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Code Name Verity by Elizabeth Wein
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Code Name Verity (edition 2012)

by Elizabeth Wein

MembersReviewsPopularityAverage ratingMentions
1,7991943,891 (4.36)239
Member:ErisofDiscord
Title:Code Name Verity
Authors:Elizabeth Wein
Info:Hyperion Book CH (2012), Hardcover, 352 pages
Collections:Your library
Rating:****1/2
Tags:YA, Historical Novels, Espionage

Work details

Code Name Verity by Elizabeth Wein

Recently added bystrongasanoak, private library, manlius, patchygirl, shsctclmc, pinkiesprout
  1. 30
    Tamar: A Novel of Espionage, Passion, and Betrayal by Mal Peet (faither)
  2. 20
    Firebirds Soaring: An Anthology of Original Speculative Fiction by Sharyn November (Herenya)
    Herenya: Firebirds Soaring contains "Something Worth Doing" (by Wein) about Theo, a pilot and minor character from Code Name Verity.
  3. 20
    Flygirl by Sherri L. Smith (rarm)
    rarm: Set on opposite sides of the pond, but both are about wartime aviatrices and wonderfully depict female friendship.
  4. 31
    Life After Life by Kate Atkinson (amysisson)
    amysisson: Both are about the unusual ways in which women may impact the tides of war
  5. 00
    How I Live Now by Meg Rosoff (amysisson)
    amysisson: Young adults struggling to survive in war-torn England -- although different wars (one real, one fictional) in different times! These books are different, yet I really feel that if you love one, you'll love the other.
  6. 00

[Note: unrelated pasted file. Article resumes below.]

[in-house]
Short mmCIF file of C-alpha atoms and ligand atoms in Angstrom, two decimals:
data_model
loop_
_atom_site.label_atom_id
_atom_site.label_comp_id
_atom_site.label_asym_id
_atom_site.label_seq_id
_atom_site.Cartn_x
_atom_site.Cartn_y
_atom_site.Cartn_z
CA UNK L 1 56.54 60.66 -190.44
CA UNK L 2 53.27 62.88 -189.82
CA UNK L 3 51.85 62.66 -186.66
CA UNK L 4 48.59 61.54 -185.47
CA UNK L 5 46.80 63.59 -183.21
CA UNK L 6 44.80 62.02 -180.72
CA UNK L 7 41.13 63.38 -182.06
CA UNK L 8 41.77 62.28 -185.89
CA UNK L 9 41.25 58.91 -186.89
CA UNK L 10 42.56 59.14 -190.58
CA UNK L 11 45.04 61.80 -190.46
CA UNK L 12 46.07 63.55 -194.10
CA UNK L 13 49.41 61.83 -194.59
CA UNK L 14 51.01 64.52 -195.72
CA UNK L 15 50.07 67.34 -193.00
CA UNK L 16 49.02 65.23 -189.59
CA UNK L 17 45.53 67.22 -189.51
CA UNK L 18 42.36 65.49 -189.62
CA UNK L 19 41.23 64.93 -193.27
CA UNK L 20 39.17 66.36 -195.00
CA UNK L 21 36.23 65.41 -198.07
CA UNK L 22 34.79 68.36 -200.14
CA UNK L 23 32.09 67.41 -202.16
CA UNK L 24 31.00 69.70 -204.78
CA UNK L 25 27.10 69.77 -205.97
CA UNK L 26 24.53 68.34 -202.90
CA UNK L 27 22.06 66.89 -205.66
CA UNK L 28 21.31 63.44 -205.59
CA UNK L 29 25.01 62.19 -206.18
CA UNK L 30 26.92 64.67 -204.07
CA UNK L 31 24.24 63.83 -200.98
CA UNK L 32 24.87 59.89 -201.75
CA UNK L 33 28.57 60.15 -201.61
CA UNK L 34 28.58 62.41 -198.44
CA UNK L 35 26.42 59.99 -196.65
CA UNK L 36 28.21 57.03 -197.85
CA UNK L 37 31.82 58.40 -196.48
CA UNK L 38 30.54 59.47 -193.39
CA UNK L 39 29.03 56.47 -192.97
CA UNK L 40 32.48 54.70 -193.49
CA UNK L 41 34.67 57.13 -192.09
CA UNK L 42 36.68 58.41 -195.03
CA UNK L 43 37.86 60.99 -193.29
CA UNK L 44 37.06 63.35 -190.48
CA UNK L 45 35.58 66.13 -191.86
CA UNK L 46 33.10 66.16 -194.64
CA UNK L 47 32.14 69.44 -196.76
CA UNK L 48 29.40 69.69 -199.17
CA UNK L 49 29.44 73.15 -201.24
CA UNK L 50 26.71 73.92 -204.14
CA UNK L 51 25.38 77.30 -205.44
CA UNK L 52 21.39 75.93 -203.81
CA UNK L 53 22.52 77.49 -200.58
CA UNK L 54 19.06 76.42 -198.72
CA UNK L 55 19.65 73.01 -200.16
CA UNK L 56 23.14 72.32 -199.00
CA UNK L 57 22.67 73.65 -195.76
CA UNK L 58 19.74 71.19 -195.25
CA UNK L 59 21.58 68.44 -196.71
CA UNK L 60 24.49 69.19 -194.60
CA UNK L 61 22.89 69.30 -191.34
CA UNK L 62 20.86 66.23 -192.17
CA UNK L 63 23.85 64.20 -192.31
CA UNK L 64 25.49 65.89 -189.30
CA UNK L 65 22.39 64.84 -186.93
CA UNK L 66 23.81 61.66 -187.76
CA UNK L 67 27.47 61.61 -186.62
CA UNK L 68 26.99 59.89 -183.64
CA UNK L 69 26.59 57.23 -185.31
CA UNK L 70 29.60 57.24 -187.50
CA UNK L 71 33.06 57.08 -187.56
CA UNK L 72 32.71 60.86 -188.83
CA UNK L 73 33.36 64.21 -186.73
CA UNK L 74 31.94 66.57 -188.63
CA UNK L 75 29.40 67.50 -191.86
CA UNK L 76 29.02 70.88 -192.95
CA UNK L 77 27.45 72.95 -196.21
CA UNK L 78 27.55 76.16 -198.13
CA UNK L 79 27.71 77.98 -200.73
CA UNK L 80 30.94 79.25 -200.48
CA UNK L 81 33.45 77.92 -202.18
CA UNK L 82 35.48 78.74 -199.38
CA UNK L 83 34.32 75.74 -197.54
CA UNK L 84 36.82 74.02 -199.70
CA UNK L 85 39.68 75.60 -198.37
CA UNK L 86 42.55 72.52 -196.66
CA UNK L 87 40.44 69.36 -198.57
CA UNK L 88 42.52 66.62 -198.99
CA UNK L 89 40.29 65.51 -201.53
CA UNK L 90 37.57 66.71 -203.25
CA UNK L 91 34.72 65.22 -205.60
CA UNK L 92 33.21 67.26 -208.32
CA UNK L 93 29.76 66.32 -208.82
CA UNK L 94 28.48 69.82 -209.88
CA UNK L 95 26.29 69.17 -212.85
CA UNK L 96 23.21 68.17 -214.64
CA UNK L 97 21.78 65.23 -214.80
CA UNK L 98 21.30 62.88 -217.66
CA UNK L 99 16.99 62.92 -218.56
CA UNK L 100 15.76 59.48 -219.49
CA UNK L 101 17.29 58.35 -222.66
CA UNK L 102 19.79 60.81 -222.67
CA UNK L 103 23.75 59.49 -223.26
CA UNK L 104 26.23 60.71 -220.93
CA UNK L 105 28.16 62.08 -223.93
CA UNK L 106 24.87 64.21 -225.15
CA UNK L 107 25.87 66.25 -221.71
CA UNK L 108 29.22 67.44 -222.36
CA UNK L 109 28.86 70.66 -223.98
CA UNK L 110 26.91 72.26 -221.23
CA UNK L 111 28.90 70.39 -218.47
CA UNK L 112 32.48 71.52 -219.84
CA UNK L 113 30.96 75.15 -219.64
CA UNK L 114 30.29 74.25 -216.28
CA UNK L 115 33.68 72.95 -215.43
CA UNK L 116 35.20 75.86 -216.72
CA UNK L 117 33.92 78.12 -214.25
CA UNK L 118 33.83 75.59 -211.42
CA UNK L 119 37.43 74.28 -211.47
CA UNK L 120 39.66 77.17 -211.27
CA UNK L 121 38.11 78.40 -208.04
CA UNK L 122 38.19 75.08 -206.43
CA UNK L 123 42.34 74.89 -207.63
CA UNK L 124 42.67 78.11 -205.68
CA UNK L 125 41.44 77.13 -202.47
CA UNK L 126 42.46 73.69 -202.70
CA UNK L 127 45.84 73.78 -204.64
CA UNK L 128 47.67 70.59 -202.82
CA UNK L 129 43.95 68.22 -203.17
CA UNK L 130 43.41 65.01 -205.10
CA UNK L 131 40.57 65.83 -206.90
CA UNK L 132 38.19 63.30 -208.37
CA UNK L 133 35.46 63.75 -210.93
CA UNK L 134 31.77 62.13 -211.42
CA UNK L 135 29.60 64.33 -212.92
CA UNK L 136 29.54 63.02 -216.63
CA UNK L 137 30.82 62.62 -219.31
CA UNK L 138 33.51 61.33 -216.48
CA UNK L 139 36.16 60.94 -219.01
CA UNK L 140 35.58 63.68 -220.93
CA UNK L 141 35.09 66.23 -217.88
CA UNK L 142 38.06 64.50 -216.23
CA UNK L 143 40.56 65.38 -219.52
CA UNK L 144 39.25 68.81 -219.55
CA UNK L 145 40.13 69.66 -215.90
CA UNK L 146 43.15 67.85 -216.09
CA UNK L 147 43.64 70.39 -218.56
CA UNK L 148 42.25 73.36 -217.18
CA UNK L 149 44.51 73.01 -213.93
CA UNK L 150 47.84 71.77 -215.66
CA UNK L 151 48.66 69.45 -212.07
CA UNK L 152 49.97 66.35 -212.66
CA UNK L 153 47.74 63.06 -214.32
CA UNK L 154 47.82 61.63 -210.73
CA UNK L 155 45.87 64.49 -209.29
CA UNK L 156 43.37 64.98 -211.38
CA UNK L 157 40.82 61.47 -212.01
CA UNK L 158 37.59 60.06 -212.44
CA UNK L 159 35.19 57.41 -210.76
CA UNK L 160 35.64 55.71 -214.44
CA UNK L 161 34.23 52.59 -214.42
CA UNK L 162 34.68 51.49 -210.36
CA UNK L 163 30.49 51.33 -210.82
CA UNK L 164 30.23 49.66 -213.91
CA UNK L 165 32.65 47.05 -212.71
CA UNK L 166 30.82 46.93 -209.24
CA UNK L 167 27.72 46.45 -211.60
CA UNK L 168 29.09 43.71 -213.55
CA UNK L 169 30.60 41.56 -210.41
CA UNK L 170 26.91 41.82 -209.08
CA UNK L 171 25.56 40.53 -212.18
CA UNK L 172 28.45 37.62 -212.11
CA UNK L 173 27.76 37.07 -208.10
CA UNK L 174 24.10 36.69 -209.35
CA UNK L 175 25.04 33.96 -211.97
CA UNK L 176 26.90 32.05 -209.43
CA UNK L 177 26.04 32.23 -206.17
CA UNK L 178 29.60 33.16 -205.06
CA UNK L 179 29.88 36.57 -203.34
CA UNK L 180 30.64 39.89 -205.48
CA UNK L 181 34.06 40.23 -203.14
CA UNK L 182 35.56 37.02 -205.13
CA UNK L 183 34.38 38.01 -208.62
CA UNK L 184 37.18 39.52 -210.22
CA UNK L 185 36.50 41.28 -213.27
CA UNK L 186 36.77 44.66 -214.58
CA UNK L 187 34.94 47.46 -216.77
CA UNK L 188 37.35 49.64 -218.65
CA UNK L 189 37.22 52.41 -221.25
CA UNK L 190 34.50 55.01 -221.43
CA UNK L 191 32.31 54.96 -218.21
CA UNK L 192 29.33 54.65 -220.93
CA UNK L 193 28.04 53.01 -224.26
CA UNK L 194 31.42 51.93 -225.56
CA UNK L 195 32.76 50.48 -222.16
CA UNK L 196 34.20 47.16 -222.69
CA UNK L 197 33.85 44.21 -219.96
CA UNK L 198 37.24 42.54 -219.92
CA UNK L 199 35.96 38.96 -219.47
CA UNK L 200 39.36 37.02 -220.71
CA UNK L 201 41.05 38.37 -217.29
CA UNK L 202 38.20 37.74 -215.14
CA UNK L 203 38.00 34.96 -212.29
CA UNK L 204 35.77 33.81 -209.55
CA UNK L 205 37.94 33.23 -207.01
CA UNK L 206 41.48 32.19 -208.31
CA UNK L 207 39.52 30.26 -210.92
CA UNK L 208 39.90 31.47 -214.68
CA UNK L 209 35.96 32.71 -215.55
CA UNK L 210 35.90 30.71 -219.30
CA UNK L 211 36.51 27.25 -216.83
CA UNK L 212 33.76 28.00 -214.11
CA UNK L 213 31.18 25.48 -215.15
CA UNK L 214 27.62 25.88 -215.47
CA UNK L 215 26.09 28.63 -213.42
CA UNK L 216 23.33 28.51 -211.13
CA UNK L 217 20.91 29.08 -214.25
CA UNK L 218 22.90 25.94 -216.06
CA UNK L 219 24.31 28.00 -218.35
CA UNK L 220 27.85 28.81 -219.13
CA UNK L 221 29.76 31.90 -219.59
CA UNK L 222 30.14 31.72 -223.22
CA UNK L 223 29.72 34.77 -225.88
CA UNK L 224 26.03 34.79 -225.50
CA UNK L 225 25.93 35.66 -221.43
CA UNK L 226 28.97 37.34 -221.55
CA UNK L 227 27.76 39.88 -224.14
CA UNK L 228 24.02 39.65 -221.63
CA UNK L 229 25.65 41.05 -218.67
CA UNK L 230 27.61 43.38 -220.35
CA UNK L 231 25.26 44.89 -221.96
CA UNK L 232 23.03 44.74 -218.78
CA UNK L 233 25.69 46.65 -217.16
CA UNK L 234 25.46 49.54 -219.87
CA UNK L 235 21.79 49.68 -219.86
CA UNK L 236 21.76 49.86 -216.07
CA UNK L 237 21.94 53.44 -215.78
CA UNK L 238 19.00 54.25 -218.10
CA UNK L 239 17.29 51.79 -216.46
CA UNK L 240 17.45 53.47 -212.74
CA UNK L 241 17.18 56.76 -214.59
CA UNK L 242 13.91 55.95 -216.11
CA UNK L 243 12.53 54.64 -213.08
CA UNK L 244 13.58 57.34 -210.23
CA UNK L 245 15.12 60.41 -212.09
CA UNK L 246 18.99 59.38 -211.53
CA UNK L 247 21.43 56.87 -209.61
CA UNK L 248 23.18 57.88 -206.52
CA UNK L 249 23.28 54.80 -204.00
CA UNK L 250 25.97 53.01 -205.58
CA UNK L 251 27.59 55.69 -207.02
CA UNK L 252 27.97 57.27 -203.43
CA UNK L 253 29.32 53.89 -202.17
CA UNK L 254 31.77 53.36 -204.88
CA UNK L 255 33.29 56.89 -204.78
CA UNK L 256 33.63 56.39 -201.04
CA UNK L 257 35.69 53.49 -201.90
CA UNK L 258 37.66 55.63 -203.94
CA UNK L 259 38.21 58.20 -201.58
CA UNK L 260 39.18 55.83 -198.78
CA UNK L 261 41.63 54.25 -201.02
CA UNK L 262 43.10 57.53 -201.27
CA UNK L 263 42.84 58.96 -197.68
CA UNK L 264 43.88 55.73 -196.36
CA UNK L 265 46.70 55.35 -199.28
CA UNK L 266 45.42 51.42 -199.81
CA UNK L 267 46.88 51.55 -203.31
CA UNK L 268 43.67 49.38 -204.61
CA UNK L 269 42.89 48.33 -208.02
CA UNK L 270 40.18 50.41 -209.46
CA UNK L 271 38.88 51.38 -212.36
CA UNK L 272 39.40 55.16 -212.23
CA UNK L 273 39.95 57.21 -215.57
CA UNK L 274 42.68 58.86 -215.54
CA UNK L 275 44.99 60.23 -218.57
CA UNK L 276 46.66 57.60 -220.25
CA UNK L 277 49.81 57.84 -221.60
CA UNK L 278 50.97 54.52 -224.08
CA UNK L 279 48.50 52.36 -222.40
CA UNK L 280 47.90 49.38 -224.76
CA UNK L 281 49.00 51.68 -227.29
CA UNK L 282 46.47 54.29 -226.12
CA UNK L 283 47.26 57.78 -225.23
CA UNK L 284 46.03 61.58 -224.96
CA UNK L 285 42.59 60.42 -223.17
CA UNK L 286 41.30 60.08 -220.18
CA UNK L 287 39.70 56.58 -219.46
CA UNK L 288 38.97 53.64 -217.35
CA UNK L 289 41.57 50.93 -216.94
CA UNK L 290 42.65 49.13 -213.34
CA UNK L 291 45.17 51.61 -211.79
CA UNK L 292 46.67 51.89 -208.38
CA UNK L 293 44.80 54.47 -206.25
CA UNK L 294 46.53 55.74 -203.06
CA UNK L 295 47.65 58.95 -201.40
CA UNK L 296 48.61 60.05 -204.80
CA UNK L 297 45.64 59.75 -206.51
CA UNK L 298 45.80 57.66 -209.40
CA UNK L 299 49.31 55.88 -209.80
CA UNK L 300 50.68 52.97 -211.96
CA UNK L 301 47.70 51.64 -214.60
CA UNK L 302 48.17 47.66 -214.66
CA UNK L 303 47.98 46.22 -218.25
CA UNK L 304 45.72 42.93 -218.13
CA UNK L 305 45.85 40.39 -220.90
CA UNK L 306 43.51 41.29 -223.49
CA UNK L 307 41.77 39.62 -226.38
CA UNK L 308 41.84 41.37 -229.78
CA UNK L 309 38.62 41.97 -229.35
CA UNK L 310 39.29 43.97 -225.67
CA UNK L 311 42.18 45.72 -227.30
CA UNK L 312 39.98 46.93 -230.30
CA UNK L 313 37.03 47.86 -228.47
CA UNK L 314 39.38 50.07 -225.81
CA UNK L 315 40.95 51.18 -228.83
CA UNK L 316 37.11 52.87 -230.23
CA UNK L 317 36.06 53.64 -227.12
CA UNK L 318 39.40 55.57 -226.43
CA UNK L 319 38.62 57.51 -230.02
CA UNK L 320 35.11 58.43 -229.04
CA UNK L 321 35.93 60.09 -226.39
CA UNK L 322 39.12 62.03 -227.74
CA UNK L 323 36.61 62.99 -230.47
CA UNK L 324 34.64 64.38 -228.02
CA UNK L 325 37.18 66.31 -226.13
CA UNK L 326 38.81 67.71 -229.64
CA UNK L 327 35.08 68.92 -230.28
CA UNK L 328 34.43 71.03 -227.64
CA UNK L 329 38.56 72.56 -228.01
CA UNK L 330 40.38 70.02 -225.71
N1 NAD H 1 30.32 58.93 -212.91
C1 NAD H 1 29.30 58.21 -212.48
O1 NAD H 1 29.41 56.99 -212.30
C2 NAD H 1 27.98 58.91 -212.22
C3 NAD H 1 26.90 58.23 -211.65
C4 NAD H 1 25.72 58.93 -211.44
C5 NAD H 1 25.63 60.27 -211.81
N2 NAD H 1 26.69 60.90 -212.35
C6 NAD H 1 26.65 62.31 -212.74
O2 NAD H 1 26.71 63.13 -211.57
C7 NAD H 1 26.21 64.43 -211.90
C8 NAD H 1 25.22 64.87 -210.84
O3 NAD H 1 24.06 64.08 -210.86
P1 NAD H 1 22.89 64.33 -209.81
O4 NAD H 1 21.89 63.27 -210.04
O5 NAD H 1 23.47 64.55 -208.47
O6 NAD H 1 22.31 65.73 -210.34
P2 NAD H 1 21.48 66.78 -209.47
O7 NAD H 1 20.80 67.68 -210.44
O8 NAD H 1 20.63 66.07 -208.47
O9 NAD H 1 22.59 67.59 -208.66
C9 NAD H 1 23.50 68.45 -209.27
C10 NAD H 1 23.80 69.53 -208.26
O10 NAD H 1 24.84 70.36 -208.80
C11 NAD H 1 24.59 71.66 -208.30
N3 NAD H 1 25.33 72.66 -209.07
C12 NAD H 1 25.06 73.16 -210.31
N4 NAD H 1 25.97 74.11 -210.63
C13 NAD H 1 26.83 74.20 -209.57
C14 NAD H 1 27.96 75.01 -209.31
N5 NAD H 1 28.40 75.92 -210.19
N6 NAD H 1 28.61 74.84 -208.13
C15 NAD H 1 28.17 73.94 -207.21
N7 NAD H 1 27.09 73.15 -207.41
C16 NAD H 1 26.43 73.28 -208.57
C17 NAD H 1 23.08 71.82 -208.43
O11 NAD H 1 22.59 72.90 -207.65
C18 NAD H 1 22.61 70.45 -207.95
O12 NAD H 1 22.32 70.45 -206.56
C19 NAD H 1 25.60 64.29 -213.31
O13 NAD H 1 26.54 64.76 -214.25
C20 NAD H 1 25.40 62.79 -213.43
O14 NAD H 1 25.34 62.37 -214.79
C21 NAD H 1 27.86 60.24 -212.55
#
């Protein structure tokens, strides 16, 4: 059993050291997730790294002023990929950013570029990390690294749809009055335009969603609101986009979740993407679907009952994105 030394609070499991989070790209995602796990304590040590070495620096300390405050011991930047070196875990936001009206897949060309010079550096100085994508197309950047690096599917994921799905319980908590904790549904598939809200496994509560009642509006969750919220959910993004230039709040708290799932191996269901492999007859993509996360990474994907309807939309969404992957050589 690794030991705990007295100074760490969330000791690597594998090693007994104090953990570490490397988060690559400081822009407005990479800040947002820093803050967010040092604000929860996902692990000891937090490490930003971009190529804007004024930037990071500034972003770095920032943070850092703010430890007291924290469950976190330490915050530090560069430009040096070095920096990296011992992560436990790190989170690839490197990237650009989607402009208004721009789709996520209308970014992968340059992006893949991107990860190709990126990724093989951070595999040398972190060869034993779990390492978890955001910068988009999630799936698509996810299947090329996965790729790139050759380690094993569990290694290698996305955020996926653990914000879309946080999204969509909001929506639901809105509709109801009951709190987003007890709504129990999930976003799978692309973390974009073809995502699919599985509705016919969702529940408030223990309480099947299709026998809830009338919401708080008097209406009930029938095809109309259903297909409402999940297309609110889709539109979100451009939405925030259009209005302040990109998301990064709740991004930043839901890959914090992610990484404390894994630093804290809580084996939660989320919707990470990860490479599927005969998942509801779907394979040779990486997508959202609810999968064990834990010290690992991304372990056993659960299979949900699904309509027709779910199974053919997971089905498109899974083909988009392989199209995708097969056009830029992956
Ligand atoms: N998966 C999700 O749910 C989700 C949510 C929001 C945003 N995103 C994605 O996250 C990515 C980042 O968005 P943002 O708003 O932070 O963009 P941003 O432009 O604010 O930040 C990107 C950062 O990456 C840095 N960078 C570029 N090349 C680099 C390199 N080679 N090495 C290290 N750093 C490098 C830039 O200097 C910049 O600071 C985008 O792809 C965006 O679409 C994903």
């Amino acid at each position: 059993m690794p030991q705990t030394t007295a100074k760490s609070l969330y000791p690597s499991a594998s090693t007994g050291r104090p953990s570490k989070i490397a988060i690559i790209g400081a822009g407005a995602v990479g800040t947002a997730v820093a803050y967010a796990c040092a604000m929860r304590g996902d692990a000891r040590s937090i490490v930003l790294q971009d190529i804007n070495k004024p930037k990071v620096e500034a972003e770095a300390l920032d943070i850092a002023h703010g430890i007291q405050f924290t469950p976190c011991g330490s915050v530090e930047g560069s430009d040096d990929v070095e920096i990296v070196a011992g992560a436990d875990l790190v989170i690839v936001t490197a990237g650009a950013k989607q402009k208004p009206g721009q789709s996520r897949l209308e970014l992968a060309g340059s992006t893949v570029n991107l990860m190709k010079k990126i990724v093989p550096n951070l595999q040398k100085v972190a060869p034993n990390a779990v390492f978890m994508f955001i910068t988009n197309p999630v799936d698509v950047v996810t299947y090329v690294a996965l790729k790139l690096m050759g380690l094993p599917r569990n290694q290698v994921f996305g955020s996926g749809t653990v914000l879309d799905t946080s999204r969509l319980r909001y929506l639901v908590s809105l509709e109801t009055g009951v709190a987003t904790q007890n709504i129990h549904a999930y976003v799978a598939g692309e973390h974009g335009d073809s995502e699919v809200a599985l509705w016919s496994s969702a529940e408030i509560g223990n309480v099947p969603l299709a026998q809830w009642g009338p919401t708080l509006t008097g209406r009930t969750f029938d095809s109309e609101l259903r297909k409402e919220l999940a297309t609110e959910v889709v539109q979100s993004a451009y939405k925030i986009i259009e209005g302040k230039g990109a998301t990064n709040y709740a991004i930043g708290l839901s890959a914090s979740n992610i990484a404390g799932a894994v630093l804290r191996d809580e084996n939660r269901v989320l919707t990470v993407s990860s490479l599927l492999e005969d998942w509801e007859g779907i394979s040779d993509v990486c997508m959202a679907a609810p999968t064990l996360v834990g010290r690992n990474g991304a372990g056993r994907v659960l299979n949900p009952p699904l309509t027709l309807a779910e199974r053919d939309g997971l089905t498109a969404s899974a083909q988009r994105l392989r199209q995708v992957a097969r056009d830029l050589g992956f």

A Brief History of Montmaray by Michelle Cooper (calmclam)
    calmclam: Both focus on girls in/around England adapting to the changing circumstances of World War II via their journals.
  7. 00
    Chains by Laurie Halse Anderson (BookshelfMonstrosity)
  8. 01
    Violins of Autumn by Amy McAuley (saraOm7)
    saraOm7: These are both about teenage girls working as spies in France during WWII, though one has a much happier ending than the other.
  9. 01
    The Boy in the Striped Pyjamas by John Boyne (keeneam)
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» See also 239 mentions

English (193)  German (1)  All languages (194)
Showing 1-5 of 193 (next | show all)
This was just fantastic as an audiobook. I loved listening to both girls' stories and marveled at how they interwove with one another. At a critical moment, I asked myself, "Did I miss that?? How could I miss that?" Wein accomplishes so much with the diary format. Bravo! ( )
  readerspeak | Sep 2, 2014 |
HERE BE SPOILERS.

Wow.

From the first page this is a harrowing tale by a broken torture victim confessing all. And then you start wondering (if that slyly oxymoronic title hadn't made you suspicious - which it hadn't me, because probably part of why I adore unreliable narrators so is because I'm so terrible at spotting them) if she isn't maybe resisting after all. And then you're trying to figure out what game she's playing because you can tell it's a good one, especially after the Crowning Moment of Awesome that is getting her interrogator to tell her his daughter's name.

And then in part two all becomes clear and it's increasingly obvious that this isn't a memoir of doom, it's a spy caper. And it's good and fun and full of hope for a happy reunion and many more adventures.

And then "Kiss me, Hardy!" and oh my god you spend the rest of the book bawling your eyes out. ( )
  zeborah | Aug 24, 2014 |
I always say I don't like historical fiction and then I always like the ones I read. I always learn a lot as well. ( )
  Mirandalg14 | Aug 18, 2014 |